He's Not Joking
Sheriff Joke Arpaio's crack PR staff can't get the Crime Avenger out of the publicity tailspin of the past few months. After years of doing his cheerleading, the mainstream media have begun to portray him accurately, as a blowhard whose jail innovations are more effective at getting him press than cutting down crime.
And now the Joke is the subject of a blistering attack from his betters in the local law enforcement scene. Terry Sills, president of the Phoenix Law Enforcement Association--the Phoenix police officers' union--recently went on the record with the kind of criticisms of Arpaio that the Flash has been hearing from real cops for years.
"I am finding out that numerous people dislike his egotistical attitude but are fearful of reprisal," Sills writes in the April issue of The Monthly Recap, a PLEA newsletter. "Last time I checked, his name was not on my paycheck. Chief Garrett is still my boss and the City of Phoenix is my employer."
Sills slams the Joke for not releasing internal affairs records to the press because the sheriff claims it would make his employees likely to lie in investigations.
"As if that weren't enough, February 26 sheriff's officials came out in a story in the Arizona Republic defaming the good name of seven Phoenix police officers recognized [nationally] as Top Cops. Enough is enough."
Sills points out that following the November 1996 Tent City riots, Arpaio had thanked Chief Garrett "for assistance in the recent inmate riot." But once Phoenix PD got national recognition for its actions, Arpaio's office claimed that the awards were unjustified.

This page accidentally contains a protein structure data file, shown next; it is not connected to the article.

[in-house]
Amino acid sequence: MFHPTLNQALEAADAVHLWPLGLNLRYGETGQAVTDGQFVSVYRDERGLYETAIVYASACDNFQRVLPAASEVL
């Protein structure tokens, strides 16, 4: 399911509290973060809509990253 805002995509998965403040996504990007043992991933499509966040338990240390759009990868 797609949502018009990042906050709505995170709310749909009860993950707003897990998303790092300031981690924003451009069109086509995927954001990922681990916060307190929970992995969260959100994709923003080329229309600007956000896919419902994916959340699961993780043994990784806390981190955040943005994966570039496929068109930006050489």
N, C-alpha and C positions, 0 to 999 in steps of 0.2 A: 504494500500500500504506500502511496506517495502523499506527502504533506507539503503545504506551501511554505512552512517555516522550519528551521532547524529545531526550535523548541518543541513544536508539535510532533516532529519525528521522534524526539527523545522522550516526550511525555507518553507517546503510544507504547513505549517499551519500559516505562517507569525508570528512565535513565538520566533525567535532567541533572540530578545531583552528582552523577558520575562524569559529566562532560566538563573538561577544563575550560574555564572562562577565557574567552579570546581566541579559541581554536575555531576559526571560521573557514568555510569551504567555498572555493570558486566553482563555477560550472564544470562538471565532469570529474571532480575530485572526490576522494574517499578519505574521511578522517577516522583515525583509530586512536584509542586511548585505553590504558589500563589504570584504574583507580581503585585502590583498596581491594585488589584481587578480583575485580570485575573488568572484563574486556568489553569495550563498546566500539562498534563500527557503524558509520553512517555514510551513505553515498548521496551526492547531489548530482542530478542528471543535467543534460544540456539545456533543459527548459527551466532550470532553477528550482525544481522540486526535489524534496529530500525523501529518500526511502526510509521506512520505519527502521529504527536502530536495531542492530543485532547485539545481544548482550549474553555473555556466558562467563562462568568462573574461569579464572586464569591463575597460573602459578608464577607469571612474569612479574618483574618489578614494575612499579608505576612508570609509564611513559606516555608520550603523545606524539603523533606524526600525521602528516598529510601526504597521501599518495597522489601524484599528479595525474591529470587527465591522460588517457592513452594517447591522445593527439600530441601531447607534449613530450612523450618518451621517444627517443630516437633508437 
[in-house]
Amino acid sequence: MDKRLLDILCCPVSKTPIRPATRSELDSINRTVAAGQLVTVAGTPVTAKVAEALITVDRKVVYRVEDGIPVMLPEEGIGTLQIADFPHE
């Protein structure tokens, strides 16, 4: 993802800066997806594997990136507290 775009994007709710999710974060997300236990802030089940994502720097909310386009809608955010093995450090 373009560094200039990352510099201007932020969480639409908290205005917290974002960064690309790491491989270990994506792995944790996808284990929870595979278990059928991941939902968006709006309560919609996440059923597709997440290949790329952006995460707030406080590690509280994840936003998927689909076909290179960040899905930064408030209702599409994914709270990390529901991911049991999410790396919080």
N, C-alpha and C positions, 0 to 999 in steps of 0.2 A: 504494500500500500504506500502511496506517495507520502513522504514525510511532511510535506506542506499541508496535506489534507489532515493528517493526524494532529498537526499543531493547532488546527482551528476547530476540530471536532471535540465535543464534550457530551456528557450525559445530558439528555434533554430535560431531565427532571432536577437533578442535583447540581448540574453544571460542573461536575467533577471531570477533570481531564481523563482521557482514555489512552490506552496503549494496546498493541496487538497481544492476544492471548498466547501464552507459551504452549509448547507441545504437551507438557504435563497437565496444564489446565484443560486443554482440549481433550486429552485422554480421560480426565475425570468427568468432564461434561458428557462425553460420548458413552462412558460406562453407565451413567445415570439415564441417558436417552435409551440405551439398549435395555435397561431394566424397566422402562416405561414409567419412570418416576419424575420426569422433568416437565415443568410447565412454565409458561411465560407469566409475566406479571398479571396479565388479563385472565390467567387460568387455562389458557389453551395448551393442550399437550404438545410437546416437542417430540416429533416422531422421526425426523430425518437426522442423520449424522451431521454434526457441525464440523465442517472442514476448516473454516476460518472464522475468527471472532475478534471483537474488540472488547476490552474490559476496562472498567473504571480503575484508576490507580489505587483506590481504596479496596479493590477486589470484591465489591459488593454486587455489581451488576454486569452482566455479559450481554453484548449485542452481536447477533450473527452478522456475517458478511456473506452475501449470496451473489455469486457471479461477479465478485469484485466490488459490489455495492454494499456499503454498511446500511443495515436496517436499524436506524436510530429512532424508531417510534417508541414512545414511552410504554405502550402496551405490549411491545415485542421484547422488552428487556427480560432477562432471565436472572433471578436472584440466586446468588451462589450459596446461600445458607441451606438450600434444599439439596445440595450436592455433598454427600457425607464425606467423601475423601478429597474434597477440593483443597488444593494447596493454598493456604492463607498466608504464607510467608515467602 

Worse yet, Sills suggests that the Sheriff's Office used its criticism of Phoenix PD in an attempt to quash his opposition to a bill that would have given Arpaio's posse members full law enforcement authority.
Sills says he was thunderstruck to discover that state Senator Scott "Jolly Good Felon" Bundgaard had introduced a bill in January that would have allowed posse members to act as peace officers on their own. When he complained about it--imagine Joke's hefty gun-toting cop-wanna-bes pulling you over for a traffic stop, and you can imagine Sills' terror--Sills heard back from one of the Sher's lackeys who said in answer to his criticism, "Terry, you need to know that your Top Cops didn't do what they said they did to receive that award."
The attempt at intimidation didn't stop Sills, and the bill was pulled before it could he heard.
"Although I will admit that we made a mistake by contributing $100 to Sheriff Arpaio's reelection campaign, the decision was made without the knowledge that he would allow his officials to stoop so low as calling our Top Cops liars. . . . In every speech he makes he praises himself. . . . Don't blame the good, hardworking employees at Maricopa County, especially the deputies. Look at the guy who claims he's the toughest sheriff in the country."
Making the Grades
Rob Evans, Arizona State University's new men's basketball coach, has strong incentive to make sure players hit the books as hard as they hit the boards. Evans' five-year, $450,000-a-year contract provides several bonus categories, including an academic compensation package.
The former University of Mississippi coach can boost his annual salary by 10 percent, or $45,000, if the team maintains a grade-point average of at least a 2.8 for the fall and spring semesters. The sliding scale bottoms out at a 4 percent bonus if players achieve at least a 2.6 GPA.